Valerian is another herb that has been used since ancient times to calm the nerves and promote sleep. Upon first use it may not be the best-smelling essential oil, but some consider it an acquired scent. Regardless, it can be very effective in helping you calm down, unwind, and prepare for sleep.

Valerian root has a deeply calming effect. Rub it on the soles of your feet before bed or diffuse it alone or in combination with clary sage and lavender oils. A warm foot soak with a few drops of this oil can also help you catch those much needed Zzz’s at night. Although further studies are needed, a preliminary study showed that valerian root significantly reduced anxiety.  


9. Neroli

Neroli essential oil is derived from bitter orange trees. It is also known as orange blossom. It has a very pleasant, sensuous aroma that is used often in perfumes. Studies have shown that neroli essential oil may help lower cortisol, a stress hormone, as well as blood pressure.

Its limonene content may also positively impact the autonomic nervous system, which controls breathing and heartbeat. It is often used to reduce stress and anxiety. Place a few drops in a diffuser to spread the beautiful aroma around your bedroom. Add to that a relaxing massage with diluted neroli and lavender oil, and intensify the calming effects even further.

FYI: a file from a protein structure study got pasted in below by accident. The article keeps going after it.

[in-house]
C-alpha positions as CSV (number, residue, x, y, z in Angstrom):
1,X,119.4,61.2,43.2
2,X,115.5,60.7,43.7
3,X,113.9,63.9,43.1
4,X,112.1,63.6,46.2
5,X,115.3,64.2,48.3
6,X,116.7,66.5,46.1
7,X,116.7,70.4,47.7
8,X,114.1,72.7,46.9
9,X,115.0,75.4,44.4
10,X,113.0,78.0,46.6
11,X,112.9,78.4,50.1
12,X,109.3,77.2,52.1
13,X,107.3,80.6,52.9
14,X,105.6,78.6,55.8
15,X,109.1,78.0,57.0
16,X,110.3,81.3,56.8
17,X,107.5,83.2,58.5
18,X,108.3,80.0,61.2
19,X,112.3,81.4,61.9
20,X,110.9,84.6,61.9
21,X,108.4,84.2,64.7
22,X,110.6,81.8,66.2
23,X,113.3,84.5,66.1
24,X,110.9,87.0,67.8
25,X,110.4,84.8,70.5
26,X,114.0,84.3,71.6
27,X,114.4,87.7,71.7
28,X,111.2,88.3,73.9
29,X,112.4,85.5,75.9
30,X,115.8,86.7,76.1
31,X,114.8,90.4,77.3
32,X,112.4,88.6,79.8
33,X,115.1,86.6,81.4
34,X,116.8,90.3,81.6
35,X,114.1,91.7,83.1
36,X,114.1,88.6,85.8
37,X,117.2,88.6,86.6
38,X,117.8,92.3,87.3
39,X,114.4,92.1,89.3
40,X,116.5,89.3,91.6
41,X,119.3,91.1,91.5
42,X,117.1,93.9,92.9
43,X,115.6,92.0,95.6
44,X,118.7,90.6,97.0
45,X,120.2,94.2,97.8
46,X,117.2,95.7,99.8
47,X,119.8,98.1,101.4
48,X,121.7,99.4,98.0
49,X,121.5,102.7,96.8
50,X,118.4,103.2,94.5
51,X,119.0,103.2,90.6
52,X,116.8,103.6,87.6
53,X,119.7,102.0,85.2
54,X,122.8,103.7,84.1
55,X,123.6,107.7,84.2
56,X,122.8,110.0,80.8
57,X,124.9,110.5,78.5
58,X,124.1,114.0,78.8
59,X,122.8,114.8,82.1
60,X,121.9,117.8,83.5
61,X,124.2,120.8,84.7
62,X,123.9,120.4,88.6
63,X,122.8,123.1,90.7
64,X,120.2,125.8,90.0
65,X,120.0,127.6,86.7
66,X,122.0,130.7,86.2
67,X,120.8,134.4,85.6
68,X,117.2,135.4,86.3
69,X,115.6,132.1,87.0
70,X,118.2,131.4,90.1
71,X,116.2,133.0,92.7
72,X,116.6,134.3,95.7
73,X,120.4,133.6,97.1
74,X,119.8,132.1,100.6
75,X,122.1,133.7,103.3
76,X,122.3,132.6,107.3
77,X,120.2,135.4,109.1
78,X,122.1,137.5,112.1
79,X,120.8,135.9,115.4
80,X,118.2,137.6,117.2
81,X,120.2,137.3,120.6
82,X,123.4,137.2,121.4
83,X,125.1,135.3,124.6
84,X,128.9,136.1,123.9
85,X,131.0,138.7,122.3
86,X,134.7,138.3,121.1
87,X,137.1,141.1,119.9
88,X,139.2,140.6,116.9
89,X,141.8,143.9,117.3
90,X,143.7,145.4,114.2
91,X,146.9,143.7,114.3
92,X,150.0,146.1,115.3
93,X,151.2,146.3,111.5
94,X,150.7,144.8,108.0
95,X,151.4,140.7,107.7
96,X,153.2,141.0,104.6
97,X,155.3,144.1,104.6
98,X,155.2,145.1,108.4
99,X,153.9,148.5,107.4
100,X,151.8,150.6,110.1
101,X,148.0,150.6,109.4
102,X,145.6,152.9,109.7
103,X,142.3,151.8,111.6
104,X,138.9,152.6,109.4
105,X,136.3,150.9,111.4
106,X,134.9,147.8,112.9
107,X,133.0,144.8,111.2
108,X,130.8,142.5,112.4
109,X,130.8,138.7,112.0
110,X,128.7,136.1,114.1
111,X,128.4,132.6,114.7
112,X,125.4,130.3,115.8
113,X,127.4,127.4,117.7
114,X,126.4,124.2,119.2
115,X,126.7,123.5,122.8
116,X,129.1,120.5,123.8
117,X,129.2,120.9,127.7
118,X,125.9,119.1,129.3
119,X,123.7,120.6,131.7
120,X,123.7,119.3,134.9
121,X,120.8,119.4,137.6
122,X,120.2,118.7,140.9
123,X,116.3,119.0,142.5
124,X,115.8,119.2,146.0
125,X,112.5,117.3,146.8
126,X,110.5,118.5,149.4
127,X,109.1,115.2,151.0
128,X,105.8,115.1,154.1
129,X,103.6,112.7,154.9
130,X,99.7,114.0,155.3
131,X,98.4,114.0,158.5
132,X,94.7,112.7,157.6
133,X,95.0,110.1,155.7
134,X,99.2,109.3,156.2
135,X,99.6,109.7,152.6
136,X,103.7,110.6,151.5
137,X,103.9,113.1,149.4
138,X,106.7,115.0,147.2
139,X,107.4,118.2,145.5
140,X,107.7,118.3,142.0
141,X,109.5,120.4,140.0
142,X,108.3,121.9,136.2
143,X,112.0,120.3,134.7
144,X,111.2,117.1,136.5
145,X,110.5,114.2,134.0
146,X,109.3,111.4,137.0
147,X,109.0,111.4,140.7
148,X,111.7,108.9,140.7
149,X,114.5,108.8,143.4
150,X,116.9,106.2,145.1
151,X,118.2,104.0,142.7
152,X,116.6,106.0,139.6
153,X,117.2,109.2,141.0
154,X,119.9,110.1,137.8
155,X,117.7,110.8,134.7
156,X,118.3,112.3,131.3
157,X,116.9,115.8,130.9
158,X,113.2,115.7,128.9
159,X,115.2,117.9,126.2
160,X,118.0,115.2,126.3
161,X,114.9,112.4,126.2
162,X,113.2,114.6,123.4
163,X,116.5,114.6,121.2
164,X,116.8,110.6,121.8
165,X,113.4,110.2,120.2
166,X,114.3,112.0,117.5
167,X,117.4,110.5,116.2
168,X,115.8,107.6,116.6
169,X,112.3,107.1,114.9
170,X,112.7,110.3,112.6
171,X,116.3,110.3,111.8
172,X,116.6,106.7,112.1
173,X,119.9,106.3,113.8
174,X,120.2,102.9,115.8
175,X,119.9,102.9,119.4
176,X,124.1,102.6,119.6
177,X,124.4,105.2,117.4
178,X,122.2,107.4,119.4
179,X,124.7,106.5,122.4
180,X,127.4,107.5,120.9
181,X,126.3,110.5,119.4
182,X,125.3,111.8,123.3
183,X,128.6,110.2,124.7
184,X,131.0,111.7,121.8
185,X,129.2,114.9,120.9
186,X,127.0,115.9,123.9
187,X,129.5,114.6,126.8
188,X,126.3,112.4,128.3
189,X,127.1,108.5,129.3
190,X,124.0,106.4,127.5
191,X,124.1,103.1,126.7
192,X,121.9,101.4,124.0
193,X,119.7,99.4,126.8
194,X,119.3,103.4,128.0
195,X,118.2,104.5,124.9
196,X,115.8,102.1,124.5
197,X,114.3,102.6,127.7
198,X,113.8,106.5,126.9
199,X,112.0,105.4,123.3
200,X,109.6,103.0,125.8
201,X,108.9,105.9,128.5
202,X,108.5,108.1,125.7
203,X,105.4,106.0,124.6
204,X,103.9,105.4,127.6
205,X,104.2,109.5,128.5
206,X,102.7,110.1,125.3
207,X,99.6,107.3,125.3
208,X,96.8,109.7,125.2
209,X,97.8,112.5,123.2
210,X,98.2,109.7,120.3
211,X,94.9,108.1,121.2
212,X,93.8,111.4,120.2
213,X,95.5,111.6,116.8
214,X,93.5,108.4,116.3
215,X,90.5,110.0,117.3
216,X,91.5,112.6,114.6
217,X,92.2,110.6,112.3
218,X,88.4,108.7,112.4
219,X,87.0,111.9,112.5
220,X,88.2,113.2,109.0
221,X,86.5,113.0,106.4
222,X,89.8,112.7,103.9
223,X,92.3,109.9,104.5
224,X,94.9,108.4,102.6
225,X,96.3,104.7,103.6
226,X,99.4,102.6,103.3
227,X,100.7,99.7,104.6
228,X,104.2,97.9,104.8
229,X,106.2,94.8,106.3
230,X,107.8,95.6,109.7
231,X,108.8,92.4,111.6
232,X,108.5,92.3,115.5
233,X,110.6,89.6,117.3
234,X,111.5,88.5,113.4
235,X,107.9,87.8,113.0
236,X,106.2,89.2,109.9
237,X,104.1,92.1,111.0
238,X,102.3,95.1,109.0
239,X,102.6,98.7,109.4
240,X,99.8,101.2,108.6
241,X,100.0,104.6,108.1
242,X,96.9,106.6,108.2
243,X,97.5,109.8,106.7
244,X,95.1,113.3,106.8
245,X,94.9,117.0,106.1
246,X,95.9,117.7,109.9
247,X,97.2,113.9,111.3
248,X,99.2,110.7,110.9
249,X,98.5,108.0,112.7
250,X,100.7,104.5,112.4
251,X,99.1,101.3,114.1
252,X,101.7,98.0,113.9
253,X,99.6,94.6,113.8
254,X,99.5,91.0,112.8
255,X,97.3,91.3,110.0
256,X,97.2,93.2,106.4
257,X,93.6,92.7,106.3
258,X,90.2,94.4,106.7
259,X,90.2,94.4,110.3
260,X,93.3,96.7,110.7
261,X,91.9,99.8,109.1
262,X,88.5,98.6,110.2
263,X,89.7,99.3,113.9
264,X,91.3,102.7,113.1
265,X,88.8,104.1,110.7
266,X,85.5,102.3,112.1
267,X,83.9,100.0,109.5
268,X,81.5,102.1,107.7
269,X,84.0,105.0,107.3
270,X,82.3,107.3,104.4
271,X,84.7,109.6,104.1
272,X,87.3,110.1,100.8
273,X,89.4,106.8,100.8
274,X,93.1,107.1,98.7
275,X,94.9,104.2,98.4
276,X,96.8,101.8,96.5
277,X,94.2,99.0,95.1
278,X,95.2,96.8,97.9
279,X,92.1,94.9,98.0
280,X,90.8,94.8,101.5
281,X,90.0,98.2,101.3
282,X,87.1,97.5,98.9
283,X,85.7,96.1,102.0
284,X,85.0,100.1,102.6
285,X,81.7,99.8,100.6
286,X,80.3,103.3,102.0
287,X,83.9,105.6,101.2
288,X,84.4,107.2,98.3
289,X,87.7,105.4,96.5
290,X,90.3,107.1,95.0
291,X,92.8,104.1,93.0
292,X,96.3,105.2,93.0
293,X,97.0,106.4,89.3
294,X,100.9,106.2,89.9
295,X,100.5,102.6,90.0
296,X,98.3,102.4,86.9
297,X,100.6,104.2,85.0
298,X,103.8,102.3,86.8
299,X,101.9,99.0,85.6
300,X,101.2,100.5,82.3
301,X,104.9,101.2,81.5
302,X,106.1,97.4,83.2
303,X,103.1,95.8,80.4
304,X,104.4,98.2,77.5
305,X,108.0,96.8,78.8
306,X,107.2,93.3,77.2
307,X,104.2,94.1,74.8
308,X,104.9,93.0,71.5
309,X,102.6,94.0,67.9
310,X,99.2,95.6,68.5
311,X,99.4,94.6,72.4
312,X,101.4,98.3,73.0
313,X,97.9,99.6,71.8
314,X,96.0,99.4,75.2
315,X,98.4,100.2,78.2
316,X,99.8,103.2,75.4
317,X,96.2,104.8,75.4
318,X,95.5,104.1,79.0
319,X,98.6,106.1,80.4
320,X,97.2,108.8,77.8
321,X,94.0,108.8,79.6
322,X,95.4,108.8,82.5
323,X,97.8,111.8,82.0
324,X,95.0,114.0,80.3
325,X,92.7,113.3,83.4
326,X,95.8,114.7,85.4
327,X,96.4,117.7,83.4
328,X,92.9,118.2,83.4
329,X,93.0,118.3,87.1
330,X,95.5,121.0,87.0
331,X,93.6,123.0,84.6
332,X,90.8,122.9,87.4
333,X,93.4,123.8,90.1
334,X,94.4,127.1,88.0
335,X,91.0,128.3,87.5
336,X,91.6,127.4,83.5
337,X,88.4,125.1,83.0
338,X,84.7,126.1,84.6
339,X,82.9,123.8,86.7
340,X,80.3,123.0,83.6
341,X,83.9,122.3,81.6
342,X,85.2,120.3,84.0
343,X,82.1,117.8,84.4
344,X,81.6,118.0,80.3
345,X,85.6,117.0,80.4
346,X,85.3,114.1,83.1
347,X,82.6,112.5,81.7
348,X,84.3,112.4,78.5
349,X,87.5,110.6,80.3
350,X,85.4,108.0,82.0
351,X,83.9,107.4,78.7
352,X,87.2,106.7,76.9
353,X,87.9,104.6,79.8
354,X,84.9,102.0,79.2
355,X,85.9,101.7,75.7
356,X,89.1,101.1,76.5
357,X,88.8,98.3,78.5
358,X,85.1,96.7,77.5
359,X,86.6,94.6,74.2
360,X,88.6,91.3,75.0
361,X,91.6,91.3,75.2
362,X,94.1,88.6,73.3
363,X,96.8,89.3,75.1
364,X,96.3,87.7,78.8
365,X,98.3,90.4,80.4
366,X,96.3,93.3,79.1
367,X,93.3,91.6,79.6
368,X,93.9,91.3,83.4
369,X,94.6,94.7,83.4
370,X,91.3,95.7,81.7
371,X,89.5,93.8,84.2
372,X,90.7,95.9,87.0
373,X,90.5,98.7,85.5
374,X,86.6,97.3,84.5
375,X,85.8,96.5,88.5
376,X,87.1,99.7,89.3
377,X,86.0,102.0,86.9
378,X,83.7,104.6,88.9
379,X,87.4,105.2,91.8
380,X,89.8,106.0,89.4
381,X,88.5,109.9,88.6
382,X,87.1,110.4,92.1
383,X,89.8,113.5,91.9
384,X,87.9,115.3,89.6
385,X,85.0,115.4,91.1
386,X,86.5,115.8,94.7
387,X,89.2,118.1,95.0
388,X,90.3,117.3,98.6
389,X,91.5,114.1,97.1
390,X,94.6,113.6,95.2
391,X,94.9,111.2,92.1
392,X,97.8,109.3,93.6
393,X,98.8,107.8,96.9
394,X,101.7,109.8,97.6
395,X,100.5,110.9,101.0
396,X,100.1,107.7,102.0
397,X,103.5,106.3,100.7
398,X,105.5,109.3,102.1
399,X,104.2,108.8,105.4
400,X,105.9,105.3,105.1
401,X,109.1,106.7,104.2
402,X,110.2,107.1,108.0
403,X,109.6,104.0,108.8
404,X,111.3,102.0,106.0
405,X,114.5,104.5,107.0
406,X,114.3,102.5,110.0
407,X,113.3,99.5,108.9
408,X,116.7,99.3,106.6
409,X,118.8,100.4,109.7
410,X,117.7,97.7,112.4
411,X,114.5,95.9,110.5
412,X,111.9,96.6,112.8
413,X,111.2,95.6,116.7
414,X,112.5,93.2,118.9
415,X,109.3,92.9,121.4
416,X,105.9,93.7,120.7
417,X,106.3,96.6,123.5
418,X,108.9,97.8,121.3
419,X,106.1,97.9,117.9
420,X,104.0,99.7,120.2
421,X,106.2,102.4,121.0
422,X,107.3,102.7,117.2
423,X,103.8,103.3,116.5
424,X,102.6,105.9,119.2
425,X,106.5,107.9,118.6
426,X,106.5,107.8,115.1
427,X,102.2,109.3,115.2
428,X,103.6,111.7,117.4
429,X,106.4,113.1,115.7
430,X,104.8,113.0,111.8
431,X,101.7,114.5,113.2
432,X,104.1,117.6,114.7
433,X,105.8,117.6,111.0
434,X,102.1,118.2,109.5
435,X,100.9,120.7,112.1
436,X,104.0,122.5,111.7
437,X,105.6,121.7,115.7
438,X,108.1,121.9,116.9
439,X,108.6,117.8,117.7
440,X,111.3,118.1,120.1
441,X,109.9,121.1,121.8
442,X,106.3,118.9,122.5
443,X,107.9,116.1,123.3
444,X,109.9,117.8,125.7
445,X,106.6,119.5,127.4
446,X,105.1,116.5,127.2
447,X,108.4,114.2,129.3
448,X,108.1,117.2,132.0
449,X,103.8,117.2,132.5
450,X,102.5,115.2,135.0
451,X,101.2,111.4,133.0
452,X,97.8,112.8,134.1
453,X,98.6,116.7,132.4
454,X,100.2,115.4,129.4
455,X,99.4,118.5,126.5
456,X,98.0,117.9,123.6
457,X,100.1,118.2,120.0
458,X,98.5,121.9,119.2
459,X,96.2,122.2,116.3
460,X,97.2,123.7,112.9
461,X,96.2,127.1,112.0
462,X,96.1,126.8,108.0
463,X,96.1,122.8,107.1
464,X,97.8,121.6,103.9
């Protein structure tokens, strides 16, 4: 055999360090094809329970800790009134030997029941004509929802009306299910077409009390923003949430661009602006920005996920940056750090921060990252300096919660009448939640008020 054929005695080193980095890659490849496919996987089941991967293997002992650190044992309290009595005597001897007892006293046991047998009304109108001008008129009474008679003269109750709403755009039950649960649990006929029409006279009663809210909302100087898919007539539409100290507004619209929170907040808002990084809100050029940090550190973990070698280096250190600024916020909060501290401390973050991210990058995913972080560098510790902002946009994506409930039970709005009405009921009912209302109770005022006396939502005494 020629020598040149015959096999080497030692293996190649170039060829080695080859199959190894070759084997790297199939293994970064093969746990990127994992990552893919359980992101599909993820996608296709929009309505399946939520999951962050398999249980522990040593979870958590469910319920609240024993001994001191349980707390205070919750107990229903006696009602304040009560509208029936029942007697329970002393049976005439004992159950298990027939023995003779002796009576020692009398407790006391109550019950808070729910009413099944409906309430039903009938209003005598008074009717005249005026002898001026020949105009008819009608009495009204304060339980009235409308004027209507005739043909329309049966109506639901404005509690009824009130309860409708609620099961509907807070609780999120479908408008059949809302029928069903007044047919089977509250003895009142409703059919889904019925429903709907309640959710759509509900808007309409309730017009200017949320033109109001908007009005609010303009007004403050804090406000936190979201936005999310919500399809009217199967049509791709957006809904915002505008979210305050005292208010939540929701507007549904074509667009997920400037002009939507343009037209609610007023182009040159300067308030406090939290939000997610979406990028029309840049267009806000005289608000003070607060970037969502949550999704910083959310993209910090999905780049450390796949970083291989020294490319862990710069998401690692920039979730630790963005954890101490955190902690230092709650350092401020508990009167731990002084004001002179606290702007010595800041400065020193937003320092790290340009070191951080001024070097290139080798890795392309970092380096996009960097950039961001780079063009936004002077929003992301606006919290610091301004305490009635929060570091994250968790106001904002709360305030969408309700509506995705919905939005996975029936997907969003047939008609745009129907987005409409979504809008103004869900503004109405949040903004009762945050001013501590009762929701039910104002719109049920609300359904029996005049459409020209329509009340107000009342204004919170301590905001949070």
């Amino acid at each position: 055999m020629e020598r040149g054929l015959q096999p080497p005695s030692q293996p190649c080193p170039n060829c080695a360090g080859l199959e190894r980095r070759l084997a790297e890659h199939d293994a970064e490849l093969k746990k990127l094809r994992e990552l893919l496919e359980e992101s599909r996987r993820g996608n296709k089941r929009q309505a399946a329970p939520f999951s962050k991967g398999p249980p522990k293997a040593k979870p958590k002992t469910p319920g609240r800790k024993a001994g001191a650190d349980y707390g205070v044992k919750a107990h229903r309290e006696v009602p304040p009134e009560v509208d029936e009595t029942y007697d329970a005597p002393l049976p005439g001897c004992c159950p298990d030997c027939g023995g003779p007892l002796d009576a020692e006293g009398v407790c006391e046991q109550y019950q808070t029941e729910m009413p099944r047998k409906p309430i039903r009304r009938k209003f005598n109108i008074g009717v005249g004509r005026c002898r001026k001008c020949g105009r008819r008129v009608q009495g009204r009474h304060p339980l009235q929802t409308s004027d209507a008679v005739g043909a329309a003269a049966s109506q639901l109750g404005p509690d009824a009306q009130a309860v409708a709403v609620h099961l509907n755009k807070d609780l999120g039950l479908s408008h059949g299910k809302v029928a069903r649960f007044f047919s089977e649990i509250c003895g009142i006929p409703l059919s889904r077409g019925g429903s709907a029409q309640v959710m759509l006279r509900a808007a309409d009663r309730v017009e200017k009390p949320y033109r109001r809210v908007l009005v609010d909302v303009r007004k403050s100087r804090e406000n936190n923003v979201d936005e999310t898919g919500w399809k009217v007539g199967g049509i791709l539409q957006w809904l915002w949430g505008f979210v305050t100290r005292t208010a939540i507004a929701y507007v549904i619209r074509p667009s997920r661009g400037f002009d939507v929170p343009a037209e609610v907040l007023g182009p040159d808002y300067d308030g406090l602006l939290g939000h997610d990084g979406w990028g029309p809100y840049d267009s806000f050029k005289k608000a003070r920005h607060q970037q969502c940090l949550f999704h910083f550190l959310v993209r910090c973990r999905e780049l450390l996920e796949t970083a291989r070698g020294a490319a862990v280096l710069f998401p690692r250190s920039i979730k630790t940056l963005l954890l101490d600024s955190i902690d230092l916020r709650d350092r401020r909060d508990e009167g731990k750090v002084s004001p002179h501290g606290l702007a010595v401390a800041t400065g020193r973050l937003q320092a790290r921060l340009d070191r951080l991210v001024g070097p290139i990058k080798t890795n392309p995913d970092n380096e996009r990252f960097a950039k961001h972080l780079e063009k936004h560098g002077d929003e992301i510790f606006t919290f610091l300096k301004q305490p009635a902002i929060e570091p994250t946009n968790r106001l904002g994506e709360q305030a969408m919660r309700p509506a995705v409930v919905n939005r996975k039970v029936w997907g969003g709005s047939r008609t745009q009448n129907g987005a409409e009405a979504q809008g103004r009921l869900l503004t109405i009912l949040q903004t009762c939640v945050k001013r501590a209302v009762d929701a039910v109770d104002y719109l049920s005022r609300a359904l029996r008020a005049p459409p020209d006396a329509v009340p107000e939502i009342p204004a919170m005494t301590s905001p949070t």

10. Cedarwood

Used in Ancient Egyptian, Tibetan, and Native American communities, the warm and comforting scent of cedarwood has been known to reduce stress and relax the body. It may decrease hyperactivity and increase concentration. For these reasons, traditionally it was used in meditative practices.

When used in aromatherapy before bedtime, studies show that it provides a sedative effect. It may reduce harmful stress and ease tension, which in turn promotes the body’s rest, helps to clear the mind from racing thoughts, and subsequently encourages the onset of quality sleep.


Essential Oils for Snoring

It may seem funny, but snoring can be a serious problem. Not only can snoring keep your partner awake, but it may cause sleep disturbances for the snorer as well. It may also be an indication of sleep apnea, which can pose serious health risks if left untreated.